Fourth, because the structure of claiming input tax credit is linked to having proof of taxes paid at an earlier stage in the value chain, this creates interlocking incentives for compliance between vendor and customer. No more questions from a vendor: “Would you like that with receipt or without receipt?” Because of this inherent incentive, the total taxes paid, and hence collected, may go up significantly. This provides buoyancy to the GST. In fact, a significant part of the black economy will enter the tax-paid economy.
The potential downside All of this constitutes the upside of adopting the GST. Its roll-out represents a rare and historic political consensus. But that should not blind us to its potential downside, or the devil lurking in the details of its implementation. Here are some issues to consider.
First is the question of the uniform GST rate. What should it be? An early report of the Finance Ministry from 2003 mentioned a rate of 12 per cent. Over the years this rate drifted higher, and the focal number being discussed now is 18 per cent. What determines this number?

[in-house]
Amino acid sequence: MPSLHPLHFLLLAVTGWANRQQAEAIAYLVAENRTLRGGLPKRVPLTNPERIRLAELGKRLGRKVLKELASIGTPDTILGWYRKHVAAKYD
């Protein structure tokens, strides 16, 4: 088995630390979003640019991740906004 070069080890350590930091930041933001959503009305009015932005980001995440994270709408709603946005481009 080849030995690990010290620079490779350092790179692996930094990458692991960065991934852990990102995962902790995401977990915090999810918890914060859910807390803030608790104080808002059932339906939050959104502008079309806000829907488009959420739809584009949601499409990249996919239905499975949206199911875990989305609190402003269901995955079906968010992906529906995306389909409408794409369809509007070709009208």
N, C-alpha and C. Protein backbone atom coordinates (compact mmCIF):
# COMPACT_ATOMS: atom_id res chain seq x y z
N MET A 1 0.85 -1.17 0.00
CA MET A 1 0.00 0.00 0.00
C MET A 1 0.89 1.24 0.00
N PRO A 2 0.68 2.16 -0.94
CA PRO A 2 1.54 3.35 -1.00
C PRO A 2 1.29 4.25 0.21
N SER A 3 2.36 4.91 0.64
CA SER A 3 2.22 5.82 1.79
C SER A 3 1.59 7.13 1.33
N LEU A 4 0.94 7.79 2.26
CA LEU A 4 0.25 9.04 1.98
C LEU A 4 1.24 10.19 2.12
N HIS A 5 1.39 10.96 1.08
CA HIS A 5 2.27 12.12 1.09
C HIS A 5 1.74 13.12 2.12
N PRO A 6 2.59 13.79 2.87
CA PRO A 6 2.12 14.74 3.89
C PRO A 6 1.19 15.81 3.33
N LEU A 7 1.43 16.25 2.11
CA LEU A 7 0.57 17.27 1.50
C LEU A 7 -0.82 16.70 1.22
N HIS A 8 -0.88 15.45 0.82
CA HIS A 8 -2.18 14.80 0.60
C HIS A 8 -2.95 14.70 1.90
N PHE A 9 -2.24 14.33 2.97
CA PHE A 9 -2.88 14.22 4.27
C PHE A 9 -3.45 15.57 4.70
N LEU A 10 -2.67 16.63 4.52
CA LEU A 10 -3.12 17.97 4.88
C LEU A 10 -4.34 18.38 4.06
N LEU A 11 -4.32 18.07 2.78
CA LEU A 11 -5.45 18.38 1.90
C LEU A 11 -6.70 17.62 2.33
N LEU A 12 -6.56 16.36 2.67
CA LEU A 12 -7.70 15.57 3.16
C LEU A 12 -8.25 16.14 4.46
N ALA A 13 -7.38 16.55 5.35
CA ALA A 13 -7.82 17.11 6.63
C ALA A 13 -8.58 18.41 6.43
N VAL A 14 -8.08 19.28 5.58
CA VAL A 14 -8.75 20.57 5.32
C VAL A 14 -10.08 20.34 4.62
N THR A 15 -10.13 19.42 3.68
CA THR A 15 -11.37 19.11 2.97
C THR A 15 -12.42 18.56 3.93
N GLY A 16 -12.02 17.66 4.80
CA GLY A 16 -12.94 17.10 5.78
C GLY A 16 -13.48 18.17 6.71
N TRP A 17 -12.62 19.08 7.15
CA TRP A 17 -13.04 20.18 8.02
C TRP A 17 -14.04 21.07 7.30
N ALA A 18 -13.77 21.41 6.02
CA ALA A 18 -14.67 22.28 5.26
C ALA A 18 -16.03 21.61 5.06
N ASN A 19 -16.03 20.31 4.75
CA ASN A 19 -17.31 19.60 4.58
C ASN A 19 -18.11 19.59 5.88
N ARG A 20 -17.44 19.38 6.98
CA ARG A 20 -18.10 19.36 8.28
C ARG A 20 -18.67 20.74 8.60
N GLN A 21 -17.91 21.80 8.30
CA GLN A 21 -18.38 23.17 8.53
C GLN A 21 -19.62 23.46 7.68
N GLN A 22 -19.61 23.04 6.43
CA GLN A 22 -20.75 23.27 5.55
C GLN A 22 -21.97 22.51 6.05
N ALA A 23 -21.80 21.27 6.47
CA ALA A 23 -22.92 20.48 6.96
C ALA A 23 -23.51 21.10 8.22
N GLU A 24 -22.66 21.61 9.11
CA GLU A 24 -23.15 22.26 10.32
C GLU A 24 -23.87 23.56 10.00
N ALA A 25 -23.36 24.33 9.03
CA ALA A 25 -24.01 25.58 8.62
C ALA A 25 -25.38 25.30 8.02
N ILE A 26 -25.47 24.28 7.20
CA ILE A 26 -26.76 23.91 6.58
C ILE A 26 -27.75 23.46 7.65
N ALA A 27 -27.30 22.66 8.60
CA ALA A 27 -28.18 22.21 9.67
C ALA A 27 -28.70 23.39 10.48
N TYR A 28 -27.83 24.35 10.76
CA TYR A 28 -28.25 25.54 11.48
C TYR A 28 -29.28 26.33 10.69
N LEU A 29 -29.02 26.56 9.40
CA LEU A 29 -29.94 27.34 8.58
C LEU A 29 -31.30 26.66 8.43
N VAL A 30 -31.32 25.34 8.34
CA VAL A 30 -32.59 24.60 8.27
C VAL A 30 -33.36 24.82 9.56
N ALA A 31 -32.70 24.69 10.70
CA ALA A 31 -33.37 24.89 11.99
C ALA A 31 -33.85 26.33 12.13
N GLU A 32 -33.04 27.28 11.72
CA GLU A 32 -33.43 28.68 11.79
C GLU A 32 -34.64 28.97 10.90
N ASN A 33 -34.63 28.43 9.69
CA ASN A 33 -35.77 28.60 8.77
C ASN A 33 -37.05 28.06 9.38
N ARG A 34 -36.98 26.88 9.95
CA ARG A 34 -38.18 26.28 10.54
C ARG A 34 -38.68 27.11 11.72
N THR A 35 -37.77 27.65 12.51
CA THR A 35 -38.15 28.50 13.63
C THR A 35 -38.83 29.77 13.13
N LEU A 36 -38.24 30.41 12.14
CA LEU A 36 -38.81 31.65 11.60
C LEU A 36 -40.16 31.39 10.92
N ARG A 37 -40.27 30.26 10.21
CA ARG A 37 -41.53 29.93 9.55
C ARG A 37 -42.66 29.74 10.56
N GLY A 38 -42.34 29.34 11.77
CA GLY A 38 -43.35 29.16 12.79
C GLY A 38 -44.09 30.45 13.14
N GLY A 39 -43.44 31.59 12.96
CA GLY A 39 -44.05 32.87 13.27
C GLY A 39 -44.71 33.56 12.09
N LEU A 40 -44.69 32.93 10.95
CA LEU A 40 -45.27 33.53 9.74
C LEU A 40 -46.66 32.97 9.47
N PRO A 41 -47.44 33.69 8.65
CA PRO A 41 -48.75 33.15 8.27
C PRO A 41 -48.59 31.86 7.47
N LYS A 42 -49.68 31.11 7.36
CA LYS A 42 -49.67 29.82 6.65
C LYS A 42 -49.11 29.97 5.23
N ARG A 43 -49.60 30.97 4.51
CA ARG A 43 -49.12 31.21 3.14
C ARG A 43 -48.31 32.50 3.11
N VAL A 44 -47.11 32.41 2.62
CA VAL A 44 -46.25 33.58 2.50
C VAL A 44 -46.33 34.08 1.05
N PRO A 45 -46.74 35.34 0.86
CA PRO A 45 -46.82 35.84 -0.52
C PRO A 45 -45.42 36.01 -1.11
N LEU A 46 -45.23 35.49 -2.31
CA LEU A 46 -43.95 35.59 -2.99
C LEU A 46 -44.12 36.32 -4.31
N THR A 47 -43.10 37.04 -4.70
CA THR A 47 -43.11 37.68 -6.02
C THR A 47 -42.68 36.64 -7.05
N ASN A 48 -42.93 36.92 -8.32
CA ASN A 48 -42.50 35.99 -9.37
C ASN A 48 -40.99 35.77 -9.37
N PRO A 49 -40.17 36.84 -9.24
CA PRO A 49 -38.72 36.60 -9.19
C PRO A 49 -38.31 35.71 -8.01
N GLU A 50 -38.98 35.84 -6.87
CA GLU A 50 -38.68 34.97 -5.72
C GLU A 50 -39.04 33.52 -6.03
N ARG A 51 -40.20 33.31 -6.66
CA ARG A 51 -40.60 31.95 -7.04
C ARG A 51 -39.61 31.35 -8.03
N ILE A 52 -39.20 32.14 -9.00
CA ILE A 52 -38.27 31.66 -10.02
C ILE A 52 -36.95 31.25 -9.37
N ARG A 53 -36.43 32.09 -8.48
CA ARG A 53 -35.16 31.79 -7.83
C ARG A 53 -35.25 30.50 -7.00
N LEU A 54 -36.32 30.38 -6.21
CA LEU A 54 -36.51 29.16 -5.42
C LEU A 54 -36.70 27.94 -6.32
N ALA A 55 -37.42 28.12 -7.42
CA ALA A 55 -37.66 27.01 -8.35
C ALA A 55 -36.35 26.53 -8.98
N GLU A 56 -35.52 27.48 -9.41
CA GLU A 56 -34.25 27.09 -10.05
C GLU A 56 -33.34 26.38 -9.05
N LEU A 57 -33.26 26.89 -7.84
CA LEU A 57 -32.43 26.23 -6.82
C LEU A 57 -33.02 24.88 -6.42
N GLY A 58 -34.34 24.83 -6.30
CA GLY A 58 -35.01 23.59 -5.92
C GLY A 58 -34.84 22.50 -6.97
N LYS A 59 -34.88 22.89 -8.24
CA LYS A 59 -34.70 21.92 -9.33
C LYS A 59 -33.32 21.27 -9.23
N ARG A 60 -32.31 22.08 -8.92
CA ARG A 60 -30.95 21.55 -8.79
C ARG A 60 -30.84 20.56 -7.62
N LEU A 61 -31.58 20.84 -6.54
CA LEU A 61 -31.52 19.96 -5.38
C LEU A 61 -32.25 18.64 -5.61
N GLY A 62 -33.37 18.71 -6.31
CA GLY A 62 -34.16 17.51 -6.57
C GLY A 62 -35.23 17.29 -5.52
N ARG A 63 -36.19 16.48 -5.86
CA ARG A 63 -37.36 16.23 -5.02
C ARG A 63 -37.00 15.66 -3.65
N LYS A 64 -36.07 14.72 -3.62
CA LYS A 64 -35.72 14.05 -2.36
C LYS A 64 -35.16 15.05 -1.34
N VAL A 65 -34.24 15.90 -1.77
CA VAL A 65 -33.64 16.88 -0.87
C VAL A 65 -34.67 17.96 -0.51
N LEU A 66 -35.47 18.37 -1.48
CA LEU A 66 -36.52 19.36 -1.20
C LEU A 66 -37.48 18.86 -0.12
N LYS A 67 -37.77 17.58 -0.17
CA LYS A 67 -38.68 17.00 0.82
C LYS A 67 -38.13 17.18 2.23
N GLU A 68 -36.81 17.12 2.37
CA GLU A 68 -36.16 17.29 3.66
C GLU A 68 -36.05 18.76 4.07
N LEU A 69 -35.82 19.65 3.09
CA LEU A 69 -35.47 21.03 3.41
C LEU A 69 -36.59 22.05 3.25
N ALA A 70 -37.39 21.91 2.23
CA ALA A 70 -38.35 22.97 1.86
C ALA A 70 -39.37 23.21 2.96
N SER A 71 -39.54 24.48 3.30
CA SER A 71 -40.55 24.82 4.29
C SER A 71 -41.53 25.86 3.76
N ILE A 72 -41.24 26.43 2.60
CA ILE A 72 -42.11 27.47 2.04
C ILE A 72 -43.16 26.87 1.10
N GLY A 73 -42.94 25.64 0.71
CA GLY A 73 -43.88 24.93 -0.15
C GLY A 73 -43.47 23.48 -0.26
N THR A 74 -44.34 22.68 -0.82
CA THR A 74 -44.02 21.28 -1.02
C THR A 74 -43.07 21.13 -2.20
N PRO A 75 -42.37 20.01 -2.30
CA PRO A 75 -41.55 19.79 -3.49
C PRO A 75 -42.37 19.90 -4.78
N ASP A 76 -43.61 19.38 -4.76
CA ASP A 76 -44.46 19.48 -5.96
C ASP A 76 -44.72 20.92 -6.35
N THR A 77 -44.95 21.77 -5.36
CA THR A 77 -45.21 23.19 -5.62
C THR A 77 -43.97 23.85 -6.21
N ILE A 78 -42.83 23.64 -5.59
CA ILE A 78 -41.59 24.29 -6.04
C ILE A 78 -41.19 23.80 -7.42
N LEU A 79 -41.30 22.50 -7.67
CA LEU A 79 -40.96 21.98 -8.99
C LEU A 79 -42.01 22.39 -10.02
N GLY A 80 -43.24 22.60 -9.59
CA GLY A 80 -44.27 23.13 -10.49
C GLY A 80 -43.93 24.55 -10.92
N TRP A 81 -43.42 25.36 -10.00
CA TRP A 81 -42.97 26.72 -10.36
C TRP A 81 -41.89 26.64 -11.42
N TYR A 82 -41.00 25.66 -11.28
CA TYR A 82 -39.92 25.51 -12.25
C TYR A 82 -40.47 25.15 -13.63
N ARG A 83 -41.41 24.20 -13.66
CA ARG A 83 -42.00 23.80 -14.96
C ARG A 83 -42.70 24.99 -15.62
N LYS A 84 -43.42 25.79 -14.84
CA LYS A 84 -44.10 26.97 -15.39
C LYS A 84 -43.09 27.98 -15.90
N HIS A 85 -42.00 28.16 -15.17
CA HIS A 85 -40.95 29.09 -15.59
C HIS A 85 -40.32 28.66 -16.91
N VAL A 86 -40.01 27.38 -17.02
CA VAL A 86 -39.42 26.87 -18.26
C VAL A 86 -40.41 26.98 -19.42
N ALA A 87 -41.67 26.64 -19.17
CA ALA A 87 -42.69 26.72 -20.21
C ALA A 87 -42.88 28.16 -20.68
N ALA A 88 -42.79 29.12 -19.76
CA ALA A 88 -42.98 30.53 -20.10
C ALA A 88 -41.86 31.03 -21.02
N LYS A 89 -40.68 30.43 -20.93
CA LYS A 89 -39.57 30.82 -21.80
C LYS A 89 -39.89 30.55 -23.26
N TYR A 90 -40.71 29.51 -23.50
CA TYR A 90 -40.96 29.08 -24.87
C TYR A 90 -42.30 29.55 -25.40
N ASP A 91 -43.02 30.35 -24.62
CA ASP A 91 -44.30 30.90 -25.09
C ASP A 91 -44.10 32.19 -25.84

The empowered committee of finance ministers uses a concept called “Revenue Neutral Rate” or RNR. The RNR is that uniform rate which when applied will leave all States with the same revenue as before. So no State should lose out by signing up to the GST. But this approach is faulty, since unless we try it for a year (or more) we won’t be able to gauge the buoyancy of the GST. In trying to assuage the fears of States, the calculation of the RNR has been loaded by every possible existing tax (like entry tax, octroi, etc.). This has caused the RNR to steadily escalate upward. At one point, the National Institute of Public Finance and Policy mentioned 26 per cent. The higher the RNR (and hence GST rate), the more is its inflationary impact. This is a sure way of killing the golden egg-laying goose. A better approach is to keep the GST rate low initially, and promise to fully reimburse losing States by the end of the year. Everyone may be in for a pleasant surprise by GST buoyancy. But this tax buoyancy will stop working beyond a certain threshold (like say 18 or 20 per cent). The focus on the RNR is self-defeating.